Several  years later, one very early morning, the young girl is heading to  work in the banana field. Oh her way, she hears a scream and notices a shadow of an owl above her. Her mind flashes back to the night she lost her brother. She follows the owl deep into the woods. After a few miles she looses sight of the owl. She ventures deeper and comes across a small cottage, disappointed that she lost the creature, she turns to leave, but  the owl land and  on the roof of the cottage. The girl hides and watches closely as the owl flies to the ground and begins to transform. Its wings turn to into fingers, then into  hands and arms. Its legs and talons grow into long, thin legs and toes. Its body stretches  and its feather appear to sink into its body. There stands a fleshy horrible figure, the girl stares in horror as it moves towards the cottage and picks up a pale piece of cloth. A small inhale and the girl clap her hands over her mouth to stop herself from screaming! As the sun climbs above the trees,  Her eyes widen as she realizes that is not cloth! She watches unable to look away as the figure puts on its skin.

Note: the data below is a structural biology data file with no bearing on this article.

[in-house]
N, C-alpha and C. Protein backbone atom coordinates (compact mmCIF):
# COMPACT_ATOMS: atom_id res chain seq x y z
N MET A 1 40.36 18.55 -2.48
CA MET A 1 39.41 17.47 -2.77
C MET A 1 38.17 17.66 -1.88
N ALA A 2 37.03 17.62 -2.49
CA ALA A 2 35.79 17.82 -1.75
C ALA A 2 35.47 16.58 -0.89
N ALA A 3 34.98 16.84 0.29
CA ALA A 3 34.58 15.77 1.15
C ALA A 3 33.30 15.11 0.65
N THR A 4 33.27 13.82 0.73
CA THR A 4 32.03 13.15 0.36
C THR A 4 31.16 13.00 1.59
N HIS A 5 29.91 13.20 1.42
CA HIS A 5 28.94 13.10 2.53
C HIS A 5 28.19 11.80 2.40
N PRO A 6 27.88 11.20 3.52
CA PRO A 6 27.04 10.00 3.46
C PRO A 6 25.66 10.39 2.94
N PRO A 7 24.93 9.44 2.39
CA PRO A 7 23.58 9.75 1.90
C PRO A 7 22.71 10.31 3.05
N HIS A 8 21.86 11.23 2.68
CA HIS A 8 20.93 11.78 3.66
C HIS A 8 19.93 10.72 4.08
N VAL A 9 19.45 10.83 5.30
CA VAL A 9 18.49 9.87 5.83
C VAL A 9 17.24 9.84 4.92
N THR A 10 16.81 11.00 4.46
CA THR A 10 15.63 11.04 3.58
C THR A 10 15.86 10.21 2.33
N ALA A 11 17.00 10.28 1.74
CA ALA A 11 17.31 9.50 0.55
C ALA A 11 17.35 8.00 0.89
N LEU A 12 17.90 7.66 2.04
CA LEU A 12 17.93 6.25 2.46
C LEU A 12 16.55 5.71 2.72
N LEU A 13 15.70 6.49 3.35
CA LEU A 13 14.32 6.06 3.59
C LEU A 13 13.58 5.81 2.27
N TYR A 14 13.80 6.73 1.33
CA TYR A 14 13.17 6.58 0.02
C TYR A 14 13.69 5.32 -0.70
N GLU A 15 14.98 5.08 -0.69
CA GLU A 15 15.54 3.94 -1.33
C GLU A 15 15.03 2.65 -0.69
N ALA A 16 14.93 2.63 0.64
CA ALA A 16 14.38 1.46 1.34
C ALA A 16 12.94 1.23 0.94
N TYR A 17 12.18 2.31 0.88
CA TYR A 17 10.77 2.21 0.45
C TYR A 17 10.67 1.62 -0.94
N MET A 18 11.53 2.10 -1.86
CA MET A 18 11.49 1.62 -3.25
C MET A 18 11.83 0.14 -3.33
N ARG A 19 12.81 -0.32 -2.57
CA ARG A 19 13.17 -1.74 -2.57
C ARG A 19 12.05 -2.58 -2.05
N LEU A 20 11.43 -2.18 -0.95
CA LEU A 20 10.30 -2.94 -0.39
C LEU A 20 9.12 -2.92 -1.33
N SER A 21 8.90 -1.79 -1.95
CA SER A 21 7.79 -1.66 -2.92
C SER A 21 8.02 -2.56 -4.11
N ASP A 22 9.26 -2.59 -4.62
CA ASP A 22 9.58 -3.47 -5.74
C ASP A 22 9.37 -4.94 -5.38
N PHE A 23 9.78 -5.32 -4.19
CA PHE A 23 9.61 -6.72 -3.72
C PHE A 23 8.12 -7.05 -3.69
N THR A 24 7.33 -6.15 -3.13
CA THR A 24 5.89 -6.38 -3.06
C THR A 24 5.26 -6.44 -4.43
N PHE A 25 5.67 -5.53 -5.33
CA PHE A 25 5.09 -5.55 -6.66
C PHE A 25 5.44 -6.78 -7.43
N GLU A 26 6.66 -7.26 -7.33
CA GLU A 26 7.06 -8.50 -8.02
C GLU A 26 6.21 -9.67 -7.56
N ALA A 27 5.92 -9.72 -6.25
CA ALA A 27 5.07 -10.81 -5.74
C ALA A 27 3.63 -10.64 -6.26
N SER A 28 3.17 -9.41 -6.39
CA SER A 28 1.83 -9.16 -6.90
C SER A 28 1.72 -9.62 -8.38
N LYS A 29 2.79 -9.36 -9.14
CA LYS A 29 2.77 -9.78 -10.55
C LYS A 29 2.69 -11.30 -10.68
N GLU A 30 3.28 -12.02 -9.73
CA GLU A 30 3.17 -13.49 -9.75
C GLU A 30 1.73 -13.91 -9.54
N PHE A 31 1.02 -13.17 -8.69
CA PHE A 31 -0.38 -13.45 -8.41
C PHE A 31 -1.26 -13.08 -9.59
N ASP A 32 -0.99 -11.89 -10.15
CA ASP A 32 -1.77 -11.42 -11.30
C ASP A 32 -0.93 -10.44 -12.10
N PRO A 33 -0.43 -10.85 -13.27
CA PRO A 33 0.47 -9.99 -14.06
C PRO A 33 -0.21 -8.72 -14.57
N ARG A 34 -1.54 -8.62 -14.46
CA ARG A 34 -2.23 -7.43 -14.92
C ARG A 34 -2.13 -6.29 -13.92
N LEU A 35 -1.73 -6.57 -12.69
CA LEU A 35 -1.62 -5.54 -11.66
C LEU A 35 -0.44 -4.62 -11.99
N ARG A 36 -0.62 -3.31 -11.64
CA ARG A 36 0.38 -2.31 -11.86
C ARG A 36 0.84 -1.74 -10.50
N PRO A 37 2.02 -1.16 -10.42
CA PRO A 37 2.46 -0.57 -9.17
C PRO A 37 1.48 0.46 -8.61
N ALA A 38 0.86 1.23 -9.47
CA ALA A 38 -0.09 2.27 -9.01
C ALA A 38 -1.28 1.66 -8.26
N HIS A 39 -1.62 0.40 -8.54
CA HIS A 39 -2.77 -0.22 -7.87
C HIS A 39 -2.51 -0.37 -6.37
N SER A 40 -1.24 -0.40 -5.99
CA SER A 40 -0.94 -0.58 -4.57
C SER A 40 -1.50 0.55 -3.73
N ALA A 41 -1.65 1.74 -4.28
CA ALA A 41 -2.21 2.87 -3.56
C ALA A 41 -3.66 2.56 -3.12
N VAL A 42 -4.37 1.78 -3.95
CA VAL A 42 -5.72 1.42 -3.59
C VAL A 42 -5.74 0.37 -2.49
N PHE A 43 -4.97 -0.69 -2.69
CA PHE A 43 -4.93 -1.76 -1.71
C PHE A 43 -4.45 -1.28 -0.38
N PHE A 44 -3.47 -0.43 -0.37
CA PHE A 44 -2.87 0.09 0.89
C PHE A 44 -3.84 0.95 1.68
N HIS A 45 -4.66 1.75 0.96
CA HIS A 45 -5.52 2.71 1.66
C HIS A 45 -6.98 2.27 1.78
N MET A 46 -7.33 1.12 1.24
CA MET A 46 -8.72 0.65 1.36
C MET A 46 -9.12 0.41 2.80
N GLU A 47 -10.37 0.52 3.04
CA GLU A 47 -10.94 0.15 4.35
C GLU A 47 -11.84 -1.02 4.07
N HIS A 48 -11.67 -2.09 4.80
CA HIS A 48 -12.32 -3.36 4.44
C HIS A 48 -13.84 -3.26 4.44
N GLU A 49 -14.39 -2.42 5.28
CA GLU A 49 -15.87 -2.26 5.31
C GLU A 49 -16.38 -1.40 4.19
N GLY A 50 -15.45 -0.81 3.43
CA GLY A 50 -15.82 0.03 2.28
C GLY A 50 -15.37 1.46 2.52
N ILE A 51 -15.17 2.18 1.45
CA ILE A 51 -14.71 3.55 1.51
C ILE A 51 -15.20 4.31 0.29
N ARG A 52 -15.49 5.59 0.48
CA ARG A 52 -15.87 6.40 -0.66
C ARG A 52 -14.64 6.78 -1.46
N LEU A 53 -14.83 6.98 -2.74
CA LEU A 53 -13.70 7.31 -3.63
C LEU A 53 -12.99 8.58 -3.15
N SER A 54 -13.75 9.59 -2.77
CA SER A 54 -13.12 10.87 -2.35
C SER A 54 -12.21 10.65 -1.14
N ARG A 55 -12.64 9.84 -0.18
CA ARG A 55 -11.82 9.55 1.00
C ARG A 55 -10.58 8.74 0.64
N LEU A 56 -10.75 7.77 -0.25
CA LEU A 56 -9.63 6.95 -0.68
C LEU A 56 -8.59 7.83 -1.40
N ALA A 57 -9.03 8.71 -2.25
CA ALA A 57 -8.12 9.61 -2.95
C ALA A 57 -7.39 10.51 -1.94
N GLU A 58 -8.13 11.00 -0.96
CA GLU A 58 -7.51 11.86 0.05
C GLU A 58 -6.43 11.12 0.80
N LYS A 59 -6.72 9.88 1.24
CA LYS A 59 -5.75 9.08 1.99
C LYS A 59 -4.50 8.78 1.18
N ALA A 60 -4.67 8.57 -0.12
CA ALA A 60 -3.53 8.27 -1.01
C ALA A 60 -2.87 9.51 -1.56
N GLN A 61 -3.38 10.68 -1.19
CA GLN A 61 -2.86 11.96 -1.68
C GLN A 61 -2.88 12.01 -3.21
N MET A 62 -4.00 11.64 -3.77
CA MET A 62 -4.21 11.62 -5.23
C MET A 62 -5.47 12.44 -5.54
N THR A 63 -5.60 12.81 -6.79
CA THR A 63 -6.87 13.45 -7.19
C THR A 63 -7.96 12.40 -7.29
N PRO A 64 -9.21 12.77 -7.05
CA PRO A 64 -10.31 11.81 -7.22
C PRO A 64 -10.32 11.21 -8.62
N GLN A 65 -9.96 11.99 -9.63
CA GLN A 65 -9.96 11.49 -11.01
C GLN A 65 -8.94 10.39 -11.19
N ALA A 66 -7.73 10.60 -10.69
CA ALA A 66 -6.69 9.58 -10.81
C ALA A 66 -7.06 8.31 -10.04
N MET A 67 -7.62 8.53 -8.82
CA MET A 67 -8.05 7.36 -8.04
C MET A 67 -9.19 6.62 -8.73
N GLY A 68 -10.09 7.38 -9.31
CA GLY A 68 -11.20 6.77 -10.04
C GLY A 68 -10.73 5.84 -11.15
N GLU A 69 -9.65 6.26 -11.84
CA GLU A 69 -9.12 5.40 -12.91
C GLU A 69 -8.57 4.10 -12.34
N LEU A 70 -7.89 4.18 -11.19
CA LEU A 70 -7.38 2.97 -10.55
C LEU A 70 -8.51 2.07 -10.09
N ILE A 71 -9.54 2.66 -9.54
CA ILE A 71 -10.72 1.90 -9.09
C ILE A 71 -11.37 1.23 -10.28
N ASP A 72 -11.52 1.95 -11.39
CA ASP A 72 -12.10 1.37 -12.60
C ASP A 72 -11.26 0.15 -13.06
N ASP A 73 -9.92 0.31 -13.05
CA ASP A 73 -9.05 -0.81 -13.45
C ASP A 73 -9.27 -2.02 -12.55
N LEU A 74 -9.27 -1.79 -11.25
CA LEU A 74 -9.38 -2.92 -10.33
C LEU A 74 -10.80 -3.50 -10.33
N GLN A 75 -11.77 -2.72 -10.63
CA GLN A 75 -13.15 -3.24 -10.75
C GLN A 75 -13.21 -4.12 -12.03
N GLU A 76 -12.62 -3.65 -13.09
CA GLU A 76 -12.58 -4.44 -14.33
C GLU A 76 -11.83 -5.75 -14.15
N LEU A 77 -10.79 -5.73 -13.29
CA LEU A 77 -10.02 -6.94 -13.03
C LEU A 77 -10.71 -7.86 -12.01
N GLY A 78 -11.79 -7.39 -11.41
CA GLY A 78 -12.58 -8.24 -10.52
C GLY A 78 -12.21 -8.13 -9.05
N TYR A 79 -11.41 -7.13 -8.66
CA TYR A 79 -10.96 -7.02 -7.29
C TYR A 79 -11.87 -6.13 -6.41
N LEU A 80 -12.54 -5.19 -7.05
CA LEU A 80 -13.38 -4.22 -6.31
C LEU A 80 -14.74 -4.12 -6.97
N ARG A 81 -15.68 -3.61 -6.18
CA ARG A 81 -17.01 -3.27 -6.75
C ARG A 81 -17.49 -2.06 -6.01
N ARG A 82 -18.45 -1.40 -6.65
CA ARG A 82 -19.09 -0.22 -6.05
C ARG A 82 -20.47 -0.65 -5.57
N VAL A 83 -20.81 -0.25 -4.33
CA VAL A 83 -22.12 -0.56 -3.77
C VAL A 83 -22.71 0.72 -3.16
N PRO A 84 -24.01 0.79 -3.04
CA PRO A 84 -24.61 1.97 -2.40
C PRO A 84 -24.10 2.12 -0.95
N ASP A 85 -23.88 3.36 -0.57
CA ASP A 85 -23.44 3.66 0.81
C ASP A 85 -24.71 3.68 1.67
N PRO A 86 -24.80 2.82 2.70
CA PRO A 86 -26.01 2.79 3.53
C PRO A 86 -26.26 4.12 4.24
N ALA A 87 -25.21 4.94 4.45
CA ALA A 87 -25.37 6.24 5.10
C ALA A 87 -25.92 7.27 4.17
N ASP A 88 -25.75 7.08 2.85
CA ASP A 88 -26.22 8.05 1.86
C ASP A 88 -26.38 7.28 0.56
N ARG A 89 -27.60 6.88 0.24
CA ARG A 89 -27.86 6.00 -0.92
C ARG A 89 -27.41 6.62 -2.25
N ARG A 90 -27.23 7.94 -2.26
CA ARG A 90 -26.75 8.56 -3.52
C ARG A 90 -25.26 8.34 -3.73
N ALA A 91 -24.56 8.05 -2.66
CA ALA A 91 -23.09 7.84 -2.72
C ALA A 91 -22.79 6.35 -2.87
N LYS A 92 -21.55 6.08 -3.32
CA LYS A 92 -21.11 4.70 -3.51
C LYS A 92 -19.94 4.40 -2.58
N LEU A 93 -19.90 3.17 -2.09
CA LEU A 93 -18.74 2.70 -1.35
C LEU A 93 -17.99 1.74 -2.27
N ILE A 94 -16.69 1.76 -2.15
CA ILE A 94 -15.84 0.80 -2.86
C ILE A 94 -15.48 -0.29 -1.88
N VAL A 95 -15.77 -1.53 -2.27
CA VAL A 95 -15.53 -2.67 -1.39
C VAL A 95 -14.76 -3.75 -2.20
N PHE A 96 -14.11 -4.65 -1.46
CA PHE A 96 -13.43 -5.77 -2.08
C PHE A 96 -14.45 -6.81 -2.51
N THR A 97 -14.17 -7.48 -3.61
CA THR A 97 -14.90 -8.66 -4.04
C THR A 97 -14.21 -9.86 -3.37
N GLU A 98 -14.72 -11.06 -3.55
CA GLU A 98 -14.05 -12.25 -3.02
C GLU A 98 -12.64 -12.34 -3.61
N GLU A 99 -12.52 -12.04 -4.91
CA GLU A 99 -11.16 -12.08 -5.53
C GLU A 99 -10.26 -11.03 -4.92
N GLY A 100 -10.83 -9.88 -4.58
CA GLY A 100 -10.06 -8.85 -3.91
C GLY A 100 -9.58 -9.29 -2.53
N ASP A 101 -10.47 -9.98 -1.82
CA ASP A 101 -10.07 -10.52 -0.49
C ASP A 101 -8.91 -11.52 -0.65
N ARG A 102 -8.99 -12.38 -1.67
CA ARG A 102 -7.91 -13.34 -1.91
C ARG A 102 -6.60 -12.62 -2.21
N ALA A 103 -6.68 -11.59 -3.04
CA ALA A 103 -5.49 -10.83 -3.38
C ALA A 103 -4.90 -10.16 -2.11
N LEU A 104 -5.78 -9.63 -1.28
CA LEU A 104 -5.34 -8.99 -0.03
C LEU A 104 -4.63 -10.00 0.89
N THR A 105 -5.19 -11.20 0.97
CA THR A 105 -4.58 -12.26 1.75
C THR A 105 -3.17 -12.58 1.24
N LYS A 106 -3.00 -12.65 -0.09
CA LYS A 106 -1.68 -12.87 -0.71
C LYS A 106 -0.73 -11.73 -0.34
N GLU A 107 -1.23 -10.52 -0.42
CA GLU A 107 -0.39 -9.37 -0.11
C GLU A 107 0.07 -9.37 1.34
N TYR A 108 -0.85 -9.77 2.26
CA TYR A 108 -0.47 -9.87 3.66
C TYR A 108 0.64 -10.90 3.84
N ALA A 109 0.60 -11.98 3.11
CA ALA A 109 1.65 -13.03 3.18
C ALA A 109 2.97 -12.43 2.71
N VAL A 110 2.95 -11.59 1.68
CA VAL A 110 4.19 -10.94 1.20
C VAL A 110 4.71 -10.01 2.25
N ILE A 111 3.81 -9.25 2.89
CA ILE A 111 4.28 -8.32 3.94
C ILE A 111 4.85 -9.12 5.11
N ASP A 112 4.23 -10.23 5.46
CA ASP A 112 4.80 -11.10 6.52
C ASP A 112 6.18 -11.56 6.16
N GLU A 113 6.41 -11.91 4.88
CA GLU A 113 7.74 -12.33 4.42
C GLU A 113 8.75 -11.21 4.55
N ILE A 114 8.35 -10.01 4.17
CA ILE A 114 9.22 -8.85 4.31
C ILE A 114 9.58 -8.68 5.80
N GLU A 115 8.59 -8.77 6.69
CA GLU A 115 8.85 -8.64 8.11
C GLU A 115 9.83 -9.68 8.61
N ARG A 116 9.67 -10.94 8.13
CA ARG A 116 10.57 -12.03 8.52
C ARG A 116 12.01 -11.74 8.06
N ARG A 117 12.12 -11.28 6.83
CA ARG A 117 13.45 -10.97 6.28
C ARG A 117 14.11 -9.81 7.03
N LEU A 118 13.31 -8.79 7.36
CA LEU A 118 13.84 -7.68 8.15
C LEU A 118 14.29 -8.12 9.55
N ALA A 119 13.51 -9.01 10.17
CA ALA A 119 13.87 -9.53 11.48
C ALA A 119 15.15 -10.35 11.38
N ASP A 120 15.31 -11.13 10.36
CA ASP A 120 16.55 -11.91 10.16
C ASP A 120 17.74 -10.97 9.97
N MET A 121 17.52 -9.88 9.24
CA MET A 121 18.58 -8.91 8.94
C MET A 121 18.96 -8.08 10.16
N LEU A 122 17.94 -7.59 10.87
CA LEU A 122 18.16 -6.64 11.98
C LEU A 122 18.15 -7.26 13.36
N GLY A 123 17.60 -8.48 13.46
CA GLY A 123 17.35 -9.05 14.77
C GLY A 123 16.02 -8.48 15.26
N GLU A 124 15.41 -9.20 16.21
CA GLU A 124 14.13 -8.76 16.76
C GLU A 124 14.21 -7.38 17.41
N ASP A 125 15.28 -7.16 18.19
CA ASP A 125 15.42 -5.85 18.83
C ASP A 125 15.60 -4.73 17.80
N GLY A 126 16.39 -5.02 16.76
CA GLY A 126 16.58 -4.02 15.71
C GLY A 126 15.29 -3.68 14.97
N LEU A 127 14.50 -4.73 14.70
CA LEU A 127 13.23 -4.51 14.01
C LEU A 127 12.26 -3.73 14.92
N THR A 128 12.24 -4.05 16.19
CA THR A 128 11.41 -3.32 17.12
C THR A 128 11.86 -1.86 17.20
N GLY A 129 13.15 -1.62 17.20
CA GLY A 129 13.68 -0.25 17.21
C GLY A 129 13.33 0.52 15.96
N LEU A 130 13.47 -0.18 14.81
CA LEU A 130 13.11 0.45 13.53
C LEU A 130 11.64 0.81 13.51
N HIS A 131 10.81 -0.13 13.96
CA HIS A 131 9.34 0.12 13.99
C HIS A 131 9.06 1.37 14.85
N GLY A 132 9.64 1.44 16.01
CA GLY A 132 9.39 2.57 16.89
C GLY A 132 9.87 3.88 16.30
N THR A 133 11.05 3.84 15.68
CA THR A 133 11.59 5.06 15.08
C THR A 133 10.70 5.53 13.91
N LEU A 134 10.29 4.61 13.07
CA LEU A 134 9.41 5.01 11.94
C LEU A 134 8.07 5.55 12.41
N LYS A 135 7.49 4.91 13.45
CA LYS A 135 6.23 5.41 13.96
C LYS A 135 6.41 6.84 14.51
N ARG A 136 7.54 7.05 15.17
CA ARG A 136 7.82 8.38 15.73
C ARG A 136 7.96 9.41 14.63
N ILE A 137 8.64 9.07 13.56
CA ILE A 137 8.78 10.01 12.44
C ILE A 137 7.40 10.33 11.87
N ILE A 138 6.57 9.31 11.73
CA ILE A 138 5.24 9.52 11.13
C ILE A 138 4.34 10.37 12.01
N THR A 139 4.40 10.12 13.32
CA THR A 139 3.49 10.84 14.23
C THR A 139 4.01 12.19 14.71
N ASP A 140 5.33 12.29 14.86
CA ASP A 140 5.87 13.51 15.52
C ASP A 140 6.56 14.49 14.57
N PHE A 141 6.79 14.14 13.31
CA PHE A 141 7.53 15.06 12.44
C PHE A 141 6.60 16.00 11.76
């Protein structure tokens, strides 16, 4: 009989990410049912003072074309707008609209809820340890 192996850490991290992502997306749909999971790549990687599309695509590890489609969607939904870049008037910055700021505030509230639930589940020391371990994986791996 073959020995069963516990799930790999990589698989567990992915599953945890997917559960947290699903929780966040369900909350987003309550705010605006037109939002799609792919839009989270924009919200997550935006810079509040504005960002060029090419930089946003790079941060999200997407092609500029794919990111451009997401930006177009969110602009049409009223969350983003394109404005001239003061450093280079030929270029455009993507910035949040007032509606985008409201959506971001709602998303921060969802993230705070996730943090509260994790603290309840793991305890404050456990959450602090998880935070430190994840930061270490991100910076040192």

The girl runs to town  as soon as it was safe to do so. Once there she screams to the people of the town to listen to her, she tries her best to convince them but no one hears her pleads. “Mad girl, leave us to grief for our dead.” A man tells her, ” Do not come to us with your foolishness.” The rest of the town ignores her, all but an old woman who calls her,”Little girl, ” she calls beckoning her to come closer, “Little girl, I know who you speak of. She comes out at night and leaves her skin behind.” The old woman mumbles  “I told them too, but they are too deep in their grief to listen. ” The old woman pulls a pouch from her side and hands it to the young girl, “Listen to me, I worked on this for years. My son was taken by her, I am too old to do the whole town and they will not listen to me.” The old woman  snares at the people. “Go and spread salt and pepper on all the doors and windows of all the houses in town, then head to the monsters place. As the sun begins to rise put the salt and pepper into her skin and wait for her to come back.” The girl did not question  the old woman and set to work doing  as she was told.